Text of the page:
Some with allergies, asthma and other upper respiratory conditions get relief from increased moisture.
Even a mild winter in can bring cold weather and too much time indoors in dry, heated spaces. For many of us, all that hot air equals stuffed up noses, scratchy throats and parched skin.
Back in the day, Grandma’s remedy was to place pans of water by heating vents or on top of radiators. Now, millions opt for humidifiers to put moisture back into their environments.
According to Consumer Reports, sales of humidifiers typically triple during winter months and there are plenty to choose from — single-room table top units, console or floor models and whole house systems that attach directly to the furnace.
Some provide cool mist, some create warm mist or steam and some offer the option of either. Many use fans to disperse moisture. Ultrasonic models use vibrating nebulizers, evaporative models blow air over a wet wick and impeller models produce mist with a rotating disc.
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Experts say individuals with allergies, asthma and other upper respiratory conditions can get relief from increased moisture in the air.
“When it’s cold out, the air gets drier,” says Seth Brown, a physician who runs The Connecticut Sinus Institute (www.ctsinus.com). “Add to that most heating systems dry out the air in your home and it’s easy to see why some people, especially those with recurrent nose bleeds, colds, coughs, asthma and sinus infections feel better when they use them.”
Glastonbury, Conn., resident Michelle Noehren says since she started using a humidifier in the bedroom at night, her typical winter cough has disappeared. She and husband Dan were so impressed with the humidifier’s effect, they put one in their 8 ½-month-old daughter’s room as well.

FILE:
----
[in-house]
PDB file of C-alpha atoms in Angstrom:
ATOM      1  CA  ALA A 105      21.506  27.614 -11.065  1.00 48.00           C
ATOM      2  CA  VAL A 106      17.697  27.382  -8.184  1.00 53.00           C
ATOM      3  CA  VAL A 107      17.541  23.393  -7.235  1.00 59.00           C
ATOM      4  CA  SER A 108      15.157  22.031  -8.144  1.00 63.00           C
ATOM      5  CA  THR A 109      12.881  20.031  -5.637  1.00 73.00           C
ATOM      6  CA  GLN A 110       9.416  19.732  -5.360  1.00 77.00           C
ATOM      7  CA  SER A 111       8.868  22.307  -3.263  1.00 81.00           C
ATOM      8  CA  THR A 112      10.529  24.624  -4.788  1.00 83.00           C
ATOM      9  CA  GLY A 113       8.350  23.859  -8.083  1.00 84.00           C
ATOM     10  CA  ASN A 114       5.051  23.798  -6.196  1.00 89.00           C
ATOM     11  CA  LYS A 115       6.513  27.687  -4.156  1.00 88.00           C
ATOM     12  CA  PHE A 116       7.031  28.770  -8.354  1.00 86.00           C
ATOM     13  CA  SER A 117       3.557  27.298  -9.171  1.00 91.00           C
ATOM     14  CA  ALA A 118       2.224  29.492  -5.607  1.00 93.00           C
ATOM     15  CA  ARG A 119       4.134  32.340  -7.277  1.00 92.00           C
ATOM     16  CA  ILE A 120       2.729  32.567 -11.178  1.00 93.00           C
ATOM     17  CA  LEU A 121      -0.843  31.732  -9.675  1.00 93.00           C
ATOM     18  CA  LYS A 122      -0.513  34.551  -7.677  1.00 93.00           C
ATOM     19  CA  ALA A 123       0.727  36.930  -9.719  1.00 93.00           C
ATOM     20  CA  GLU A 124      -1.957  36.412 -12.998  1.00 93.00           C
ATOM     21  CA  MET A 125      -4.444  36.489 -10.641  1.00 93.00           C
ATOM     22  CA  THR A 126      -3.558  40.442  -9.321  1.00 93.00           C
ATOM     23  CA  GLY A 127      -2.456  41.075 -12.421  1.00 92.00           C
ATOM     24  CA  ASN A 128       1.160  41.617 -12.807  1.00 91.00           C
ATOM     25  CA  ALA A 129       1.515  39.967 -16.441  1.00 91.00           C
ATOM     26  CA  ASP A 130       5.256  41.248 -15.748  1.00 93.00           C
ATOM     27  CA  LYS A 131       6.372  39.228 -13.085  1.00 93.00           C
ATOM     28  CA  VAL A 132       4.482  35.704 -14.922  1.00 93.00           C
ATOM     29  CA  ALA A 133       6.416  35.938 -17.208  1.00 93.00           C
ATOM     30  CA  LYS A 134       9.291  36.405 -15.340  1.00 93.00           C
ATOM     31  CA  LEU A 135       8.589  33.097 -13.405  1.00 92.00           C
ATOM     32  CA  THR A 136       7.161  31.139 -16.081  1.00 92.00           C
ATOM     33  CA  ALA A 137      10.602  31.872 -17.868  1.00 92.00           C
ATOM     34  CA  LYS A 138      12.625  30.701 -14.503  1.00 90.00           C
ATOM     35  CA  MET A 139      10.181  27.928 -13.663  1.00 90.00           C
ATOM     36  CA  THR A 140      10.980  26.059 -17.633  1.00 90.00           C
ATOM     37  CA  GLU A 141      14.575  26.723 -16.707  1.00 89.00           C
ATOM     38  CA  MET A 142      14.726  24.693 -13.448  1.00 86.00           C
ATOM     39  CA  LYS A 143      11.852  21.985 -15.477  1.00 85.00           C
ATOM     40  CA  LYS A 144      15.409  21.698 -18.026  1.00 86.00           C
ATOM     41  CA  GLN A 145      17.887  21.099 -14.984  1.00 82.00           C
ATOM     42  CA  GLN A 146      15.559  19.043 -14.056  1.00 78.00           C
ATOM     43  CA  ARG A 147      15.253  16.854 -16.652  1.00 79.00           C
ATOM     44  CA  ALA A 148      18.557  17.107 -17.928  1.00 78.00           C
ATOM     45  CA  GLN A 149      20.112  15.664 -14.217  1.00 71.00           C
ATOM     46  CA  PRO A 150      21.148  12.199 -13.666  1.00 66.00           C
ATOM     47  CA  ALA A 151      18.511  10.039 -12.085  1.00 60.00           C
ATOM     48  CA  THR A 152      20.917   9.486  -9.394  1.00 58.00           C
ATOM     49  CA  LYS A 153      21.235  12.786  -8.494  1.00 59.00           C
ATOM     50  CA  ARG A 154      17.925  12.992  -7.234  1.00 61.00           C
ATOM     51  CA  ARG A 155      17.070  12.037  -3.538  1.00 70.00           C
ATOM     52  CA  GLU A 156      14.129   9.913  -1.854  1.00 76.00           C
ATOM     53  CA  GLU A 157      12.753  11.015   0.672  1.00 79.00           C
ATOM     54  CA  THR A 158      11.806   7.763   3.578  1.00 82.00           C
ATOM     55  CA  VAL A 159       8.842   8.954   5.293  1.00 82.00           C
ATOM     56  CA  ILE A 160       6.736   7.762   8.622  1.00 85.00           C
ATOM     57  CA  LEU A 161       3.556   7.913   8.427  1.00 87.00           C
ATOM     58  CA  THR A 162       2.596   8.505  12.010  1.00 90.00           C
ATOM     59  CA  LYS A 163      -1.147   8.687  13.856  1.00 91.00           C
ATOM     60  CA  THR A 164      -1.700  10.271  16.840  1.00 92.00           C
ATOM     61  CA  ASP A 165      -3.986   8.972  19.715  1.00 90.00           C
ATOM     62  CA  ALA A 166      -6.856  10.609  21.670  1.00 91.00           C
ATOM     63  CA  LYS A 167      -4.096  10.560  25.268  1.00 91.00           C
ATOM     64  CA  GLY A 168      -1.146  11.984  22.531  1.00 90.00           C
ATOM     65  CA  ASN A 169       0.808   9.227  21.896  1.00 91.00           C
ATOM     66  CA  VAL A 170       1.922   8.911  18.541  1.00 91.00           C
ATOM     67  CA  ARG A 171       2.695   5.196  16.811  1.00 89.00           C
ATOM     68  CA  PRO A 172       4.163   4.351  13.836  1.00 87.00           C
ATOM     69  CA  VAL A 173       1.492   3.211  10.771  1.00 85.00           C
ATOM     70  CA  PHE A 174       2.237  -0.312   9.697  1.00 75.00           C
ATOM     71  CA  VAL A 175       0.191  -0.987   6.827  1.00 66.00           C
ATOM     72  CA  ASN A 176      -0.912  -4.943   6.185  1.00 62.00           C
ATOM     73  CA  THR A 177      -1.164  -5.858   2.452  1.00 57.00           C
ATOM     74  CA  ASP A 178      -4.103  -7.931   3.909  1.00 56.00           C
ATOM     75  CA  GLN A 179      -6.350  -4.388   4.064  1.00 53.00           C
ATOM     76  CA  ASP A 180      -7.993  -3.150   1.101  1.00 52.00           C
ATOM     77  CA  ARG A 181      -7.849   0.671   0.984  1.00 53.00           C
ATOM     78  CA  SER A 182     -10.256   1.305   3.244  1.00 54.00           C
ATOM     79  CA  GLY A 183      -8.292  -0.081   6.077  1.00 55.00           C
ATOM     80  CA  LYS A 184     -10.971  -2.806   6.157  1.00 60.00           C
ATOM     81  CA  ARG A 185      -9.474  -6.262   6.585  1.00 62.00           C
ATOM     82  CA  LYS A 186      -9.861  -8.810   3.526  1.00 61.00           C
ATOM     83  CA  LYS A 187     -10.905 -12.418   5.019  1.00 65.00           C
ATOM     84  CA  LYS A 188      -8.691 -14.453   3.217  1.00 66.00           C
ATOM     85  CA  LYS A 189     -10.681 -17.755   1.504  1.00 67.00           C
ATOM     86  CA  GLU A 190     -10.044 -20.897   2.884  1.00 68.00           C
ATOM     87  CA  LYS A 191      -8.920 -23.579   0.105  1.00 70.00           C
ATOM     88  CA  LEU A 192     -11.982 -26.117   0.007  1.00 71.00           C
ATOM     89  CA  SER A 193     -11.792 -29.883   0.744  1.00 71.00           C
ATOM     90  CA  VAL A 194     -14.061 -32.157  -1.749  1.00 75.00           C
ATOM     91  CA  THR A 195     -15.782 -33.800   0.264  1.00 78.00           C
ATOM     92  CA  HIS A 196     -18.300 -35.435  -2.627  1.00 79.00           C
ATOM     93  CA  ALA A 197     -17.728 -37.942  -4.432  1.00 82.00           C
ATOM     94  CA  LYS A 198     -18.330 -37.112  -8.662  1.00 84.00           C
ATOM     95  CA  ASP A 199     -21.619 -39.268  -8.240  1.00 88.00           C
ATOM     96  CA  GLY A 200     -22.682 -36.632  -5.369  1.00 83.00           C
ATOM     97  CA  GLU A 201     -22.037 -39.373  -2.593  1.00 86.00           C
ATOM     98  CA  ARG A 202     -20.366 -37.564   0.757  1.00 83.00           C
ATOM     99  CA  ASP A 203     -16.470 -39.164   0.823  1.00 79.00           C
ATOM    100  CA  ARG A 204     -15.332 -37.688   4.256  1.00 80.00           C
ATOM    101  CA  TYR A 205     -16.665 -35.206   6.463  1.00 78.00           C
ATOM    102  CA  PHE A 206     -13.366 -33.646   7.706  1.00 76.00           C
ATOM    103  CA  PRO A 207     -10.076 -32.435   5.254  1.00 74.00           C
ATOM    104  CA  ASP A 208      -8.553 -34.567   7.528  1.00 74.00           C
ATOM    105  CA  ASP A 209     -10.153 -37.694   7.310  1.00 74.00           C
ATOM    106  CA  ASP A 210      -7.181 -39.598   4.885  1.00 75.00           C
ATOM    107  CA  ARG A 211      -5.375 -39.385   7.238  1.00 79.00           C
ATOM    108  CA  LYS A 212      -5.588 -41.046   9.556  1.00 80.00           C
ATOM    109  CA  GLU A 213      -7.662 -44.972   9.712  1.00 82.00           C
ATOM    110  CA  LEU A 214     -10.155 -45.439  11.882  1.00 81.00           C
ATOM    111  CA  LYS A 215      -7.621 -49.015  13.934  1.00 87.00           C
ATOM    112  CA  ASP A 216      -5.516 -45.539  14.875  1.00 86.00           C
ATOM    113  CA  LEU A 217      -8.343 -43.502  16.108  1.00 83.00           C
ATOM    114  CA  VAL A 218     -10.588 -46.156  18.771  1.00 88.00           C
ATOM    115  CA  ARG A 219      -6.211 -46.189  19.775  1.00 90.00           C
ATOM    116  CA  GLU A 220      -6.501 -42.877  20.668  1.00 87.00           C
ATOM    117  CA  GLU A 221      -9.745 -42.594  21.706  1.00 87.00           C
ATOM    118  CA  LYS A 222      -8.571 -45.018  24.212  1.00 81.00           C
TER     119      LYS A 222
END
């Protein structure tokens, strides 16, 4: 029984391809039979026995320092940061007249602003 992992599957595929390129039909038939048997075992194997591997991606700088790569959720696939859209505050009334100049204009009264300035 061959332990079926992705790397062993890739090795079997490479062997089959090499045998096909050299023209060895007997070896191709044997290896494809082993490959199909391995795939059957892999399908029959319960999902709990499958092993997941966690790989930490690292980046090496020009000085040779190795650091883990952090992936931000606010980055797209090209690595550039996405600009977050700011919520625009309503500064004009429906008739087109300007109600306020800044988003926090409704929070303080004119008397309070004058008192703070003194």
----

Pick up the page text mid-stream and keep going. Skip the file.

“It’s done wonders,” says Noehren. “We don’t cough and the baby hasn’t had any more colds.”
But while moisturized air can help, it can hurt, too. Standing water and mineral buildups inside humidifiers can introduce bacteria and allergy triggers into the air. Unless humidifiers are cleaned regularly, Brown says, they can become extremely efficient mold machines. Run a humidifier for too long and increase the relative humidity to more than 50 percent and mold and mildew can start to build up on damp surfaces throughout the room as well. (Humidity levels of 30 to 50 percent are recommended.)
“Unless you’re very diligent about keeping your unit clean and changing the filters, it does more harm than good,” says Brown. “Bacteria can grow in the tank and then is released into the air.”
Breathing that mist can result in a condition called “humidifier lung.” The problem is so serious that the U.S. Consumer Product Safety Commission issued a safety alert to consumers warning of the dangers.
“Film or scum appearing on the water surface, on the sides or bottom of the tank, or on exposed motor parts may indicate the humidifier tank contains bacteria or fungi. Breathing dirty mist may cause lung problems ranging from flu-like symptoms to serious infection,” the warning states.
The EPA recommends changing the water in a humidifier every day and cleaning humidifier units every third day.
Noehren says she and her husband are conscious of the need for regular maintenance.
“My husband is a germophobe,” says Noehren. “He cleans the units with bleach every other day.”
Some brands advertise antimicrobial coatings, cartridges and other technology to cut down on bacteria growth. Consumer Reports did a review of humidifiers for its January 2011 issue and found that not all units lived up to their claims.
“Low prices and a raft of antimicrobial promises can be extremely enticing, but our latest test shows that some models humidify less than their claims suggest,” said Bob Markovick, home and yard editor at Consumer Reports, when the review was released. “And even with humidifiers that discourage microbes, consumers will still need to clean and disinfect the tanks regularly due to the sitting water.”
Things to keep in mind when shopping for a humidifier include noise levels, since most folks use units at night while they sleep, energy efficiency and whether to opt for cool or warm mist. Brown says that other than keeping steam or warm vapor units out of children’s rooms, it really doesn’t matter.
“It’s the moisture, not the temperature,” says Brown. “It’s just personal preference. If you’re looking to save money, you can bypass the ones with all the bells and whistles and opt for the basic model. They’re just as good.”
And once the heat is off and the weather warms up? Clean the humidifier and put it away until next winter, advises Brown.